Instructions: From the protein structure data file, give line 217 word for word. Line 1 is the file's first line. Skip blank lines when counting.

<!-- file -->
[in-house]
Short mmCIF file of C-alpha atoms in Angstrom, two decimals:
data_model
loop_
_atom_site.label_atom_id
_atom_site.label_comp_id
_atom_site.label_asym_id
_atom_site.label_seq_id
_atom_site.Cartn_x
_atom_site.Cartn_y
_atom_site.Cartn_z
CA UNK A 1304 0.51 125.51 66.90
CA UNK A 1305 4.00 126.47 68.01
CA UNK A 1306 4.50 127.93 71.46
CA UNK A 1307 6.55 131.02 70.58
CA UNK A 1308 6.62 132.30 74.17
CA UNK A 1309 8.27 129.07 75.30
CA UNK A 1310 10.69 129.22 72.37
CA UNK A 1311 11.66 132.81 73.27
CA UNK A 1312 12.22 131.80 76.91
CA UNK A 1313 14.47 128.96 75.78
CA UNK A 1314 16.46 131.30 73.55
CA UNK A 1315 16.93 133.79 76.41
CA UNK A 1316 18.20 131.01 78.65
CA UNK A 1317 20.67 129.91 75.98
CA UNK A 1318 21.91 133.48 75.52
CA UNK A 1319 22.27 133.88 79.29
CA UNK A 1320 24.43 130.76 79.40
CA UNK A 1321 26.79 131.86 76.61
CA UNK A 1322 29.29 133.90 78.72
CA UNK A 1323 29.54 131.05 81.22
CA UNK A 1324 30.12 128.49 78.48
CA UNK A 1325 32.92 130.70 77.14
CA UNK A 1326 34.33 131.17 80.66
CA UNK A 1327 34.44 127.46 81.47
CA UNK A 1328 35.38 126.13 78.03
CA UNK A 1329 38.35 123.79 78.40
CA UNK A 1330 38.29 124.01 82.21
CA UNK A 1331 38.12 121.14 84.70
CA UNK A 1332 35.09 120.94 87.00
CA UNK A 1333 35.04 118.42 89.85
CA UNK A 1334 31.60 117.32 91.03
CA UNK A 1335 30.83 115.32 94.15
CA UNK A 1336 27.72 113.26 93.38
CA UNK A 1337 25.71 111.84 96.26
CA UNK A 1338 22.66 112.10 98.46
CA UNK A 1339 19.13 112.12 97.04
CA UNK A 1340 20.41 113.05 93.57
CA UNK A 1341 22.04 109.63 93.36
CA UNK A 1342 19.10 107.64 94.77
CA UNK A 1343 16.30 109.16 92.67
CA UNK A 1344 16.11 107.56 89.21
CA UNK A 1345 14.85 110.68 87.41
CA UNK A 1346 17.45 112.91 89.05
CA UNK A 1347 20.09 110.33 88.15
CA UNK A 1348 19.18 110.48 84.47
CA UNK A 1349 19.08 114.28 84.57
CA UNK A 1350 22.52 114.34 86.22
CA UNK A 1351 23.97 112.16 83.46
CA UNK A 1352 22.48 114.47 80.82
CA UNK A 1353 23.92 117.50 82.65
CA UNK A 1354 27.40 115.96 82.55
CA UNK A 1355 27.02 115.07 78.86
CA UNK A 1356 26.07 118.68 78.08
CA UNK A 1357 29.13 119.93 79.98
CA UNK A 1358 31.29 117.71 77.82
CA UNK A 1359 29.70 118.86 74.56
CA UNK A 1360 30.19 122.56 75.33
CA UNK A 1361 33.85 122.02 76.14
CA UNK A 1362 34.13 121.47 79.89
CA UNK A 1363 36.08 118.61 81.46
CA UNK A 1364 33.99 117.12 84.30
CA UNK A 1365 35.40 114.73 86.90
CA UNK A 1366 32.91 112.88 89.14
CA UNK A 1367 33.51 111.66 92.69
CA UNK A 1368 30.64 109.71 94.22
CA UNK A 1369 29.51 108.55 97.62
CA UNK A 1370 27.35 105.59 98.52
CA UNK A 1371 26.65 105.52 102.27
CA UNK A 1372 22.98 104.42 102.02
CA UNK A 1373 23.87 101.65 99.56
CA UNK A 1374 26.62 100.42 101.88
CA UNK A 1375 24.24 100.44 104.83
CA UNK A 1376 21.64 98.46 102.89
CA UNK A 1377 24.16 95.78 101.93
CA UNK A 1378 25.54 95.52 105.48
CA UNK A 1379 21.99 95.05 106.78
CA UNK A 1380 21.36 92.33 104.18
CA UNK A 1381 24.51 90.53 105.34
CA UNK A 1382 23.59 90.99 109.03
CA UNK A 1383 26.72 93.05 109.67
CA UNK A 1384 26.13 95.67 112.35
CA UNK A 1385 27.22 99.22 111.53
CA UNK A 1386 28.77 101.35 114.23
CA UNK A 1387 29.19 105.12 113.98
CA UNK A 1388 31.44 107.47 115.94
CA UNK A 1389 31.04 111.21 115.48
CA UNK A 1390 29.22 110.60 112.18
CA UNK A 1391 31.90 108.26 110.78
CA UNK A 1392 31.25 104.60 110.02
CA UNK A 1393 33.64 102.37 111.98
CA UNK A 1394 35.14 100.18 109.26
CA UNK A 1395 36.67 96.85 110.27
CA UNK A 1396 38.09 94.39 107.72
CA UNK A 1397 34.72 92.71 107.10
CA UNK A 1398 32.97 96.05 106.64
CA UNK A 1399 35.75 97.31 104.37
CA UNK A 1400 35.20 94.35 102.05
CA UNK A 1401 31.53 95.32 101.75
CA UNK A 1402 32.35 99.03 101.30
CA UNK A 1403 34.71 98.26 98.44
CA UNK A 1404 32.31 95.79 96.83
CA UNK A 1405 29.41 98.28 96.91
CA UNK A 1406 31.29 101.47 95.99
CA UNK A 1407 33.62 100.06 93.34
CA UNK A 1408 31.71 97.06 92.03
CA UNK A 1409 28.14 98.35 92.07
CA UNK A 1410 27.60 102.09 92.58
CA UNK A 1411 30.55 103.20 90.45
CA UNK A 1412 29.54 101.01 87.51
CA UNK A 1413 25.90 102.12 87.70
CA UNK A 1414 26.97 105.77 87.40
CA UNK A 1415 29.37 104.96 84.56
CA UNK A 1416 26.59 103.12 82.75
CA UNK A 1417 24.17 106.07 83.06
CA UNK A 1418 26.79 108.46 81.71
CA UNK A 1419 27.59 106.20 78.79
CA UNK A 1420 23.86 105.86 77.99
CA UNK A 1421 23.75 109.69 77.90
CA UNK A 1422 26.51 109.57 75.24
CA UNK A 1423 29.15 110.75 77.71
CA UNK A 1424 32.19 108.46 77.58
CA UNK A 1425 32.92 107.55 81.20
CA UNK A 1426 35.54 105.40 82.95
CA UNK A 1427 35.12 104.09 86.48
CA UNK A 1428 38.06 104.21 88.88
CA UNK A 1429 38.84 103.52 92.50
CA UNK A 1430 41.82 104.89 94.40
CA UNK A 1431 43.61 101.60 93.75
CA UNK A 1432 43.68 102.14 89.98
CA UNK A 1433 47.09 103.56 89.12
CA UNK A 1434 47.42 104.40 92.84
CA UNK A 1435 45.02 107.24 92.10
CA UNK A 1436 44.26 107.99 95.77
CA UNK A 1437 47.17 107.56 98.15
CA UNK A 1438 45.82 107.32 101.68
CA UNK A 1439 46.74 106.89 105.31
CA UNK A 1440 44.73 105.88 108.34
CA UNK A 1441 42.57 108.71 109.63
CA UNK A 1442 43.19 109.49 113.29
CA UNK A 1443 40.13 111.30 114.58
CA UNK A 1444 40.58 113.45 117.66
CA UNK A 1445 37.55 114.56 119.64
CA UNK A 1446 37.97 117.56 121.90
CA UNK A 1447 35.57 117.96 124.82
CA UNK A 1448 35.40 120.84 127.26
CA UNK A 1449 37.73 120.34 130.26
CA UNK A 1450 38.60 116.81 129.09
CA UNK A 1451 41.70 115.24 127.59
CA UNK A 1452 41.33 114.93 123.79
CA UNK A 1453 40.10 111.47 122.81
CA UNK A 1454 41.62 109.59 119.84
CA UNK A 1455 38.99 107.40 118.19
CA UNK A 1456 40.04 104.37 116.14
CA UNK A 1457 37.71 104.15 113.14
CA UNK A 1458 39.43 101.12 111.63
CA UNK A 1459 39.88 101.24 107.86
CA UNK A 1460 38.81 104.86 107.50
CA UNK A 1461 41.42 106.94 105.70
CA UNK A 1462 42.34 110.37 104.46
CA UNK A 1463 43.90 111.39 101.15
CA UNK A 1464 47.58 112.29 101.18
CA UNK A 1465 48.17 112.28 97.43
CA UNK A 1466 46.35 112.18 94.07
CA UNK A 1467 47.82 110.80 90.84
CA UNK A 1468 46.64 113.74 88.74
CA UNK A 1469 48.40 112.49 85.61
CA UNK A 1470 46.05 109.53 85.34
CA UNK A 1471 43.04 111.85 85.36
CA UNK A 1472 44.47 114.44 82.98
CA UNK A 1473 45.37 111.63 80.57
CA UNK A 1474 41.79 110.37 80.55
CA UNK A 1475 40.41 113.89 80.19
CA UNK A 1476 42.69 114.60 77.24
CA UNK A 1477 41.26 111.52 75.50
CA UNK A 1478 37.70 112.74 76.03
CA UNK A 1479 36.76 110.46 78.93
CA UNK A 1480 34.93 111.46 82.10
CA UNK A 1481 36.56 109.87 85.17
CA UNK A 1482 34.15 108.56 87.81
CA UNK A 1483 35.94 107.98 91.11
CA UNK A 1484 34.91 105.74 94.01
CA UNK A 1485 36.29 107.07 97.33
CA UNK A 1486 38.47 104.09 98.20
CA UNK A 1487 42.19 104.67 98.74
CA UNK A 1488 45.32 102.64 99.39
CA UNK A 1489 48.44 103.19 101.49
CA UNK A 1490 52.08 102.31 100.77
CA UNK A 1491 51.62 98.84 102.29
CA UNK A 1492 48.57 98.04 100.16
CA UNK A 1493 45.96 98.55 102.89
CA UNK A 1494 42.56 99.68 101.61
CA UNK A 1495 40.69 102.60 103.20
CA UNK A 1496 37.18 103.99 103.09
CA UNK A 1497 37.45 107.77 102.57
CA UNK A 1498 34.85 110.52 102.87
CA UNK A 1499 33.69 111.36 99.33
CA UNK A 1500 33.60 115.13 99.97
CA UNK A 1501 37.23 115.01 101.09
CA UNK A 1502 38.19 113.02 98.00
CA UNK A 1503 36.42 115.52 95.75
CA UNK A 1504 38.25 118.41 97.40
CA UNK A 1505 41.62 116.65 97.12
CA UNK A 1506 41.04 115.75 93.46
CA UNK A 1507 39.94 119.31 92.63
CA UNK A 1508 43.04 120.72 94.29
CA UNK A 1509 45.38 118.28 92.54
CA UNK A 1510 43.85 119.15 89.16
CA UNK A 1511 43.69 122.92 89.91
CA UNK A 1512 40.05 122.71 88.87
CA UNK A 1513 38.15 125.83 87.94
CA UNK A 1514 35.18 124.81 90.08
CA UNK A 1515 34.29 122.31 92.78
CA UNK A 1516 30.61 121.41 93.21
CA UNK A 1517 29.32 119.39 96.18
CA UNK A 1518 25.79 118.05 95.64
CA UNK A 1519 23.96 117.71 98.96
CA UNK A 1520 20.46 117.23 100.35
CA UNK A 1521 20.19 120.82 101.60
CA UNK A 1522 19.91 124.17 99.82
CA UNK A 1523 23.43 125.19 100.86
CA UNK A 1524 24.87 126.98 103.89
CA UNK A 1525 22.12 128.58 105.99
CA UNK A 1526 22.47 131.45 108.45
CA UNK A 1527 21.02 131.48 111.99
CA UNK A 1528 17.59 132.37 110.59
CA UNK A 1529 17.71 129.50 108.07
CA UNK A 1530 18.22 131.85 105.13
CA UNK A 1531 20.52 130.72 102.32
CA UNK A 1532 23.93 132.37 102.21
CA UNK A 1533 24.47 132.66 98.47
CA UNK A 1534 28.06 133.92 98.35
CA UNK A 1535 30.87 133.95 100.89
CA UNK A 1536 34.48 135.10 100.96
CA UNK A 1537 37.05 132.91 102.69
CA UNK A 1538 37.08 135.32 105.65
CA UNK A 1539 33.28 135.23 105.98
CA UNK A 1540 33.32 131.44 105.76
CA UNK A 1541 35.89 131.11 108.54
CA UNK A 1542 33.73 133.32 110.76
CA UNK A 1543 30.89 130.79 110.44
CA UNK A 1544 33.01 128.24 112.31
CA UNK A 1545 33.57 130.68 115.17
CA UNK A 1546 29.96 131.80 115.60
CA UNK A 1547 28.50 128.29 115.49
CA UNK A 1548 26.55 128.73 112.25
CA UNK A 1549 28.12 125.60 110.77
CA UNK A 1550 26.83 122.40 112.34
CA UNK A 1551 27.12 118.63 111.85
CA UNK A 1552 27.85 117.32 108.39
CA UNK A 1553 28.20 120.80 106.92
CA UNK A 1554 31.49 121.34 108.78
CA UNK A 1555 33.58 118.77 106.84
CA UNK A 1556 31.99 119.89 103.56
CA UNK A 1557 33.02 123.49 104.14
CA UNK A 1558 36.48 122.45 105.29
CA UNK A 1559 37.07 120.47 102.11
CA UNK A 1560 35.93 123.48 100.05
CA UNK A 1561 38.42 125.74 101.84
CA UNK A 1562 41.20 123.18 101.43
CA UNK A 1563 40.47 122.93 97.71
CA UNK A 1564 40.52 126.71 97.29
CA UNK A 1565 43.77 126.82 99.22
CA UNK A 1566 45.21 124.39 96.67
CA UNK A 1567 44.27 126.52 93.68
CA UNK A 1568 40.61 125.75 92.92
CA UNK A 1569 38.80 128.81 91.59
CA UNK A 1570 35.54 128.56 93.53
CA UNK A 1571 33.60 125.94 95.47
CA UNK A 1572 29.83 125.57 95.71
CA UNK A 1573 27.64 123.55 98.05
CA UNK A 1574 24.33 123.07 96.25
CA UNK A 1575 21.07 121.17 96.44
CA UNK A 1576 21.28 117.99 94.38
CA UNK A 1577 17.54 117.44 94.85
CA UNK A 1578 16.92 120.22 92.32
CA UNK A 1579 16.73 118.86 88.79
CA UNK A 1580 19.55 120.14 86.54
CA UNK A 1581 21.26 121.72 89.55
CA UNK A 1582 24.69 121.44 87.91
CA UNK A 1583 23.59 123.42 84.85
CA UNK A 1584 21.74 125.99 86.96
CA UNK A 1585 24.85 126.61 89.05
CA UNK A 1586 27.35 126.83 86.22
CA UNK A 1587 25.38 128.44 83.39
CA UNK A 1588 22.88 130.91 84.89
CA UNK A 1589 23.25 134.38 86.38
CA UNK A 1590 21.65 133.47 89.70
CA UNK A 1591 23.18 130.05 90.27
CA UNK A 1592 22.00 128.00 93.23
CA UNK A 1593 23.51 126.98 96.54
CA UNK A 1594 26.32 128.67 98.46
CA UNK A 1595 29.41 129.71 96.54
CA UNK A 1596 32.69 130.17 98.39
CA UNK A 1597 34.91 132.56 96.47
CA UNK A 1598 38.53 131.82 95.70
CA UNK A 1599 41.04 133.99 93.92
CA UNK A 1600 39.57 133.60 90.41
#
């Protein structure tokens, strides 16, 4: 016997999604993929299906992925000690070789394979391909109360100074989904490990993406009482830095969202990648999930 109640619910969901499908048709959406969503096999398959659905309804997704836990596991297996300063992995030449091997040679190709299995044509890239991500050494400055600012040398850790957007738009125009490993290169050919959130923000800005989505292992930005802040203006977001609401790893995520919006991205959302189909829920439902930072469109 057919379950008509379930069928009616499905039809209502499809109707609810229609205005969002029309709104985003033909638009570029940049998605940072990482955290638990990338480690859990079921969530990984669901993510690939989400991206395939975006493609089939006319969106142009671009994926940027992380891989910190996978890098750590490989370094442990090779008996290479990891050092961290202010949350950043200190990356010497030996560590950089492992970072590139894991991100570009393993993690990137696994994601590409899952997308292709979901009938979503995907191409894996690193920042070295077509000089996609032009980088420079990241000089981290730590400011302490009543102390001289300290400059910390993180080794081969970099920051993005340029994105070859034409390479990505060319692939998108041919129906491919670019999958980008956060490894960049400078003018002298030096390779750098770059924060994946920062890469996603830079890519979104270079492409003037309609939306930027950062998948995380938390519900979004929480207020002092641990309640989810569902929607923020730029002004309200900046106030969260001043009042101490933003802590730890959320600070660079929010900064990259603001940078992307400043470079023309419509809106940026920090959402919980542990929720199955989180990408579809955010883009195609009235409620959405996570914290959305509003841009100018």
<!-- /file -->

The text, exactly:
CA UNK A 1509 45.38 118.28 92.54